Wondering how to get around shoveling snow or closed facilities to get work in? Give the link above a read on how to get the most out of your time indoors! With the current circumstances and the tough weather that we deal with up north we are spending more time indoors. Don't let these factors prevent you from improving your craft and your preparation for gameday!
Once in a while if possible you should get out in the tough conditions just so you know what adjustments to make when or if that kind of weather hits during the season!
Reminders: Wash your hands, follow social distancing protocols and always wear a mask! These little tips will help keep you safe as well as the people around you! Do your part to help stop the pandemic so we can beat it!
With the age groups that we coach, we often get the question, "how or when should I transition to the ground?" This is a very important question because of the obvious, you have to kick off the ground in college. So, at some point this transition has to happen, but we wanted to dive into this question and help you guys out and make the change easier when you feel ready to!
What do I need to change in order to successfully kick off the ground?
In our opinion, only one thing needs to be adjusted to make the transition to the ground, your plant foot. As show in the pictures above, off the block the middle of our foot should be lined up with the seam of the ball (possible slight adjustment depending on the height of the block). But off the ground, our plant foot should be lined up mid ankle to the seam of the ball. This is because off the ground we need to hit the football at a different point than off the block, and adjusting our plant foot adjusts our swing path as it correlates to the football. The deeper plant (farther forward) will allow you to hit the ball earlier, rather than the shallower plant (farther back) where you would hit the ball later and slightly more on your upswing, meeting the ball at a slightly higher point (off the block).
Often High School kickers (including myself when I was making the transition) overthink this transition and make all these other unnecessary adjustments that actually hurt you in the long run. These could be sinking your hips at impact (thinking you need to swing lower) or trying to scoop under the ball to create the height you are losing from not having the block, among others. But as I mentioned before, these don't need to happen. Simply adjust your plant foot and it will take care of the rest. Stay tall, light steps, lock your ankle, discipline your eyes and drive right through that slight inner panel right through the uprights!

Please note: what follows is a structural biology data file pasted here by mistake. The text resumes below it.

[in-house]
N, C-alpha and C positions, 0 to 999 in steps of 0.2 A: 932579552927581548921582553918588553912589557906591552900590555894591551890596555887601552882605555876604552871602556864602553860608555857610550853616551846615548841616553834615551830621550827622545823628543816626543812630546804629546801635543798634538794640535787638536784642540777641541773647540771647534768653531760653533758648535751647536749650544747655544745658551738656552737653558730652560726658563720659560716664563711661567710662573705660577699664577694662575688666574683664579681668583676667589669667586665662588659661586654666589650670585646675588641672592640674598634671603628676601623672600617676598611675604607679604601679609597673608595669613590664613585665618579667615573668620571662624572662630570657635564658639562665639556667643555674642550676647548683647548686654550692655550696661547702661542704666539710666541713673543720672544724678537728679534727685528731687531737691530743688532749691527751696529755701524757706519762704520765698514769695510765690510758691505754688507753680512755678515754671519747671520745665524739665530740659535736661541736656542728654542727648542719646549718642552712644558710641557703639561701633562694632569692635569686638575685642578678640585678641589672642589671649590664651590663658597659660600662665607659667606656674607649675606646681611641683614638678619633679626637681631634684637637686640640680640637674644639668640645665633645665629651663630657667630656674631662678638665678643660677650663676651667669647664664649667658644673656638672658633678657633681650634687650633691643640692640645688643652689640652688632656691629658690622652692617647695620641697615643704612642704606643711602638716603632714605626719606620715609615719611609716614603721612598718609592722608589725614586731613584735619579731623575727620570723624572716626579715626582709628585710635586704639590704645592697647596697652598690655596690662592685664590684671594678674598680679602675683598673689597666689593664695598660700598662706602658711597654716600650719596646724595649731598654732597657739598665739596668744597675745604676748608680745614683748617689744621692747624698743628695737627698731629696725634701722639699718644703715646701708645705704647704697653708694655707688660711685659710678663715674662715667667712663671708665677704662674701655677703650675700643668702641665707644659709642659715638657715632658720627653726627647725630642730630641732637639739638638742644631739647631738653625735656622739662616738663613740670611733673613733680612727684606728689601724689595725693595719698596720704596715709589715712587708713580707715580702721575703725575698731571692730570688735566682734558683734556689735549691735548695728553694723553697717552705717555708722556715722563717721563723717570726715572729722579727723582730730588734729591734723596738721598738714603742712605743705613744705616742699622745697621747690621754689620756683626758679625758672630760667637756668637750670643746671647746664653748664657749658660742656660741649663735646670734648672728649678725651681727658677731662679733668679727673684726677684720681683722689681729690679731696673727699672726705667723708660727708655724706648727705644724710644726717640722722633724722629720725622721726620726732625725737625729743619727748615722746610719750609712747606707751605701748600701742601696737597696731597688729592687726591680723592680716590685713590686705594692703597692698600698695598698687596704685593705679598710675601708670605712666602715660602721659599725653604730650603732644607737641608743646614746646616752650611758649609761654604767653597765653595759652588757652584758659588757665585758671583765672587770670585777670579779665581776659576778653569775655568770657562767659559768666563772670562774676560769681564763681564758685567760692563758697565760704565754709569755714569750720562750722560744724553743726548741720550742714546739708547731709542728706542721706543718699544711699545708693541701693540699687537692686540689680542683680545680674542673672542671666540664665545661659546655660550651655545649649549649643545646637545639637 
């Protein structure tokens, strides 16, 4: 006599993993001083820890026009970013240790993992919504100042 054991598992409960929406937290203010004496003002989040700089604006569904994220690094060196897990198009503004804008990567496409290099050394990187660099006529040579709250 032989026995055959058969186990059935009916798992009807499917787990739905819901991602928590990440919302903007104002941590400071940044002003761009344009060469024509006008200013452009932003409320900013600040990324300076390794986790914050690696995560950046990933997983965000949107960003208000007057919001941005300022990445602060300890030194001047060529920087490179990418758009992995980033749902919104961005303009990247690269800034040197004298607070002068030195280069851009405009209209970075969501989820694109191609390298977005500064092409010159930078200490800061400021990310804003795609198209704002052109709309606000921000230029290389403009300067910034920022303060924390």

When should I make the transition to off the ground?
The answer that we give to young specialists to the second part of the original question is, when you feel comfortable to do so. But, you can consider some other factors to help you make your decision:
When making the transition to the ground, your holder no longer has something to aim at for their placement of the hold. They will have to be more accurate with their spot, because if they place it down away from where you marked, your whole approach and swing will have to be adjusted on the fly, often not creating a great result. So, if you are considering making the switch, have a conversation with your holder and have him and your snapper work with you in the off season to perfect the change so everyone is prepared for game day!
We often do recommend if you are serious about playing college football, that you make it a goal by your senior season to be kicking off the ground. This way you already have a year and game experience doing so, this will be a big factor to college special teams coaches. But, if you aren't ready to at that point don't worry! After your senior season, get rid of your block and make videos of yourself working off the ground to send to college coaches. In your training sessions we can also make recruiting film while you are making your transition so they can see your progression! Hopefully these tips make your transition and success off the ground much easier!
One of the biggest factors to a missed kick and a very common error we see with young kickers is, an inconsistent approach. Inconsistency in this area can cause a variety of mishits, pulling around the ball, toeing the ball, a loss of power among others depending on where your approach takes you. So in this post I wanted to cover a few things that we use in training that will help you become more consistent and an overall more improved kicker!
What is the plant line?